Can solar cells energize your investment portfolio?

The RWA agrees to pay for the power it uses from these panels over the contract’s duration.
The RWA agrees to pay for the power it uses from these panels over the contract’s duration.


  • Fractional ownership of rooftop solar projects offers good returns but is fraught with risks

MUMBAI : Gold, real estate, bonds, equities, and more. Now, you can add solar panels to that list of asset classes. Online investment platforms are already tom-toming it as the next best thing—a win-win situation where one benefits financially while contributing positively to the environment. Solar investment was in the news recently when SustVest, a Gurgaon-based sustainable investment platform that enables ownership in renewable energy projects such as solar installations, raised $250,000 in a funding round led by WEH Ventures.

The transaction flowchart

Graphics: Paras Jain
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Graphics: Paras Jain

Traditionally, rooftop solar projects have demanded substantial capital, making them exclusive to large investors. However, the landscape has changed, with various solar investment models that have lowered investment thresholds. One such model currently offered by some platforms works on the concept of fractional ownership, just like real estate investment trusts (Reits), and the entry ticket for investors is as low as 500.

Here is how the scheme works under this model. An entity, say a Residents Welfare Association (RWA), seeks access to cost-effective solar power but is wary of the significant upfront investment necessary for purchasing solar panels. To cater to this need, a specialized solar asset leasing platform steps in, not only installing but also taking charge of maintaining the solar panels. The RWA agrees to pay for the power it uses from these panels over the contract’s duration (at rates lower than what it pays the electricity distribution company).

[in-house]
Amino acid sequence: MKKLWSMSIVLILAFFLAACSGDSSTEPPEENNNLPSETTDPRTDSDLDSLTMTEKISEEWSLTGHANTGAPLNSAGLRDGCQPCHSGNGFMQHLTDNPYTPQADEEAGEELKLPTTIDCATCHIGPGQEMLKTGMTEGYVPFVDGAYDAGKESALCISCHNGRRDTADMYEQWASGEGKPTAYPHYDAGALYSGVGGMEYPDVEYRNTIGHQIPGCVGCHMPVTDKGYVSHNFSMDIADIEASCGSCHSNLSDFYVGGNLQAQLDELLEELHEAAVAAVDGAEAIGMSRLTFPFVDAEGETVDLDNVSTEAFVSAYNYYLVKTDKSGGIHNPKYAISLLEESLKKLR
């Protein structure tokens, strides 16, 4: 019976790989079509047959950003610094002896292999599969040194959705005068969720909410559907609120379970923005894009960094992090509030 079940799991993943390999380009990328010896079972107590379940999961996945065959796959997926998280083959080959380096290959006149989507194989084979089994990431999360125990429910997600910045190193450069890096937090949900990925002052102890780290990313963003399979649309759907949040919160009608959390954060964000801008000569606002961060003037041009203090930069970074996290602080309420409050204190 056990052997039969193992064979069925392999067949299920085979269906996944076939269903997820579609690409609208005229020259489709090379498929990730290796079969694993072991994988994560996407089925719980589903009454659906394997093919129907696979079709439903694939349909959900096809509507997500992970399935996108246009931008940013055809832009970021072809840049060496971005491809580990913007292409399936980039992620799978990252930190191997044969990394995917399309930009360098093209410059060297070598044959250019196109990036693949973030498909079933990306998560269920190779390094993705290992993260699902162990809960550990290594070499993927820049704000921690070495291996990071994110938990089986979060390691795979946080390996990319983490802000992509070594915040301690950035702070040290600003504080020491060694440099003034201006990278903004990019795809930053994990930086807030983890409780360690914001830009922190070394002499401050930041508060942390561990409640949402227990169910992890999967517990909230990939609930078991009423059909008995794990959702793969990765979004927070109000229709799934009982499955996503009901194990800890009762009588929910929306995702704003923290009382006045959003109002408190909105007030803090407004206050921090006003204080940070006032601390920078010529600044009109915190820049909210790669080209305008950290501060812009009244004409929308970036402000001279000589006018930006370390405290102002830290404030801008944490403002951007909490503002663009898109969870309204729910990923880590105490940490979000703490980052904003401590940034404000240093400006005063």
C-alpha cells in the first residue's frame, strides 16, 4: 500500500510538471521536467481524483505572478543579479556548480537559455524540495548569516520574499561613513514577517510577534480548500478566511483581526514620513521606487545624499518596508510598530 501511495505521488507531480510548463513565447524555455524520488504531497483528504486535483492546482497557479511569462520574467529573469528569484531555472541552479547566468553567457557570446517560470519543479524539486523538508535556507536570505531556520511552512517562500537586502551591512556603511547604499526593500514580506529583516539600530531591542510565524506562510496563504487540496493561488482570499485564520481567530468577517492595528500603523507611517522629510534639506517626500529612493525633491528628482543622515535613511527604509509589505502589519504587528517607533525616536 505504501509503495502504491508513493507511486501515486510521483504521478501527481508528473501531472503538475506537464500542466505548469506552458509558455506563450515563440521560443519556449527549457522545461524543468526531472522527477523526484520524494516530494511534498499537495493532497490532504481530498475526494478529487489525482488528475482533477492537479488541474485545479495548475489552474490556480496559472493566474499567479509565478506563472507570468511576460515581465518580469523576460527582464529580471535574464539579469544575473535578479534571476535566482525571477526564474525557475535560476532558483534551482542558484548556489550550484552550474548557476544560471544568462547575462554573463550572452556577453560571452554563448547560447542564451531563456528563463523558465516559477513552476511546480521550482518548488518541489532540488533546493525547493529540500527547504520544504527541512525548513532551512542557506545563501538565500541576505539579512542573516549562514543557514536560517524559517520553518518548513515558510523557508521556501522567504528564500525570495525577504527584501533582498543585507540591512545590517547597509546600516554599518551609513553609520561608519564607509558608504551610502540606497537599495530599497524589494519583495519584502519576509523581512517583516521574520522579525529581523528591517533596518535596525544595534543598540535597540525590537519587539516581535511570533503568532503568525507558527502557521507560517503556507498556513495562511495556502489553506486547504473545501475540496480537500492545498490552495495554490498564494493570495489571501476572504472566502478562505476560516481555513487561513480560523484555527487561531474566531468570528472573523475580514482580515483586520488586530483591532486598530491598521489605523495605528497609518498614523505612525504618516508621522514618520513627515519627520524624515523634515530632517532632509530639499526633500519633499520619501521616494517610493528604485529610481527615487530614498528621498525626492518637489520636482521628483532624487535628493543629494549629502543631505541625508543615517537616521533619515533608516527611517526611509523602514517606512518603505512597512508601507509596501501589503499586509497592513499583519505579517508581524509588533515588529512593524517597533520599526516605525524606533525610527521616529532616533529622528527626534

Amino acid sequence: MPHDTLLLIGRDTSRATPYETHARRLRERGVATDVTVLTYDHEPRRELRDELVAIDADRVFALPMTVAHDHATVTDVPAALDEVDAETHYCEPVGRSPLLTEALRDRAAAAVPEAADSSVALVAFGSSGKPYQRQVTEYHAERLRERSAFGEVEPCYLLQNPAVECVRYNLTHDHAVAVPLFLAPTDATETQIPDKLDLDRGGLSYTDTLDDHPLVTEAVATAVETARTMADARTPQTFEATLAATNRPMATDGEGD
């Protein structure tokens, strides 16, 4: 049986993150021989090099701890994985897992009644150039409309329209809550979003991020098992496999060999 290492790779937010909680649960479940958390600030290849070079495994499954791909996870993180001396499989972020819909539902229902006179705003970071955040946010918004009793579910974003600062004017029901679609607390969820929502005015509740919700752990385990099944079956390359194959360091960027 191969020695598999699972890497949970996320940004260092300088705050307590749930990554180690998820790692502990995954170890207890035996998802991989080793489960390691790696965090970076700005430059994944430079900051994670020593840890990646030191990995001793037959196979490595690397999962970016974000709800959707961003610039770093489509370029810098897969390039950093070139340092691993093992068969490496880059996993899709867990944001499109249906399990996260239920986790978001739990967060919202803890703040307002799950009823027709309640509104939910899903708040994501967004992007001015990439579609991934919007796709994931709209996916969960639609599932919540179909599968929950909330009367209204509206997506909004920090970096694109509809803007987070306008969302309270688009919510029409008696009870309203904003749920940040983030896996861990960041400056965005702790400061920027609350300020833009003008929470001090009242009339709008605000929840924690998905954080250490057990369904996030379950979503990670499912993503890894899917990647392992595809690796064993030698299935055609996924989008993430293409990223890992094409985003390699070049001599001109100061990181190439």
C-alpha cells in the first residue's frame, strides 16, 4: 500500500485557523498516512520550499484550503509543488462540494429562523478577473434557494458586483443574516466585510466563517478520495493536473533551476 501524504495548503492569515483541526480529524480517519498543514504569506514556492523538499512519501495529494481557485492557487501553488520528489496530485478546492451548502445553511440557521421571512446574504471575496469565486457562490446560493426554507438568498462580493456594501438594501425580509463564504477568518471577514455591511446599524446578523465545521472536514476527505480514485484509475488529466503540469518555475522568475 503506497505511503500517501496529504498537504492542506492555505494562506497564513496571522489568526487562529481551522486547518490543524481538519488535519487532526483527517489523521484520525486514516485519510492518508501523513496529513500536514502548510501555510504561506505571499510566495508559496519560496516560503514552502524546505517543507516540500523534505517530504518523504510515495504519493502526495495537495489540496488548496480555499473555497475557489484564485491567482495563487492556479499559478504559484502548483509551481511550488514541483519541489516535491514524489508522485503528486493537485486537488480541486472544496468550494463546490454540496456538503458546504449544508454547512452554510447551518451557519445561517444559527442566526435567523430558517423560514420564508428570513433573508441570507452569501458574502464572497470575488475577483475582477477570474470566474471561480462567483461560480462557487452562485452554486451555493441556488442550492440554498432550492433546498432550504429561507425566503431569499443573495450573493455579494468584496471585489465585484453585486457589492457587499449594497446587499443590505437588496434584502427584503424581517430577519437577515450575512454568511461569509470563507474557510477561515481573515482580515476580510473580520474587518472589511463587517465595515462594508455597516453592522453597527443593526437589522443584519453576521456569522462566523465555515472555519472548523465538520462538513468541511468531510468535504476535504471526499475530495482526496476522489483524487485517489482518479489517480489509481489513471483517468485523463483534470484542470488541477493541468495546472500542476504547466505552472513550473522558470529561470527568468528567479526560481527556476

The leasing platform then invites investors to contribute funds. After the requisite investment capital is gathered from interested investors, a Limited Liability Partnership (LLP) is formed. Each investor then becomes a partner in this LLP, collectively holding a stake in the solar project.

Once the solar project is operational, the platform acts as the project manager and supervises its functioning. It receives revenue from the RWA for the power consumed and disburses the returns or payments on a monthly basis to the investors, now LLP partners.

When the contract ends, the solar panels employed in the project are usually transferred to RWA at a token price, often set at 1, enabling the entity to assume ownership of the panels used.

Throughout the duration of the contract, the RWA has the option to buy out the solar project at varying stages and values. This potential buyout takes into account factors like the panels’ annual degradation rate (typically 1%) and provisions for third-party maintenance.

Existing market structures

The LLP model offers pre-tax internal rate of return (IRR) ranging from 9-11%. Investors directly engage by becoming partners in the LLP, which owns and leases the solar assets. Platforms like Pyse, SustVest, and Incept.Green facilitate these investments. However, LLPs come with drawbacks, such as substantial compliance burdens and complexities in managing numerous LLPs. Some platforms in the past have received warning notices from the Ministry of Corporate Affairs due to the sheer number of LLPs they were operating. Taxation occurs at the LLP level, subject to a 31.2% tax rate, providing an illiquid and unlisted investment without premature withdrawals that are not assigned any credit ratings.

Graphics: Paras Jain
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Graphics: Paras Jain

Another model of investment is direct leasing, which entails investors owning entire solar assets directly, yielding pre-tax IRRs of 10-13%. Platforms like Vested have announced plans to operate within this structure, but direct leasing incurs goods and service tax (GST) of 12% on solar panels without input tax credit. The investments remain illiquid and unlisted, with taxation based on the investor’s marginal tax rate.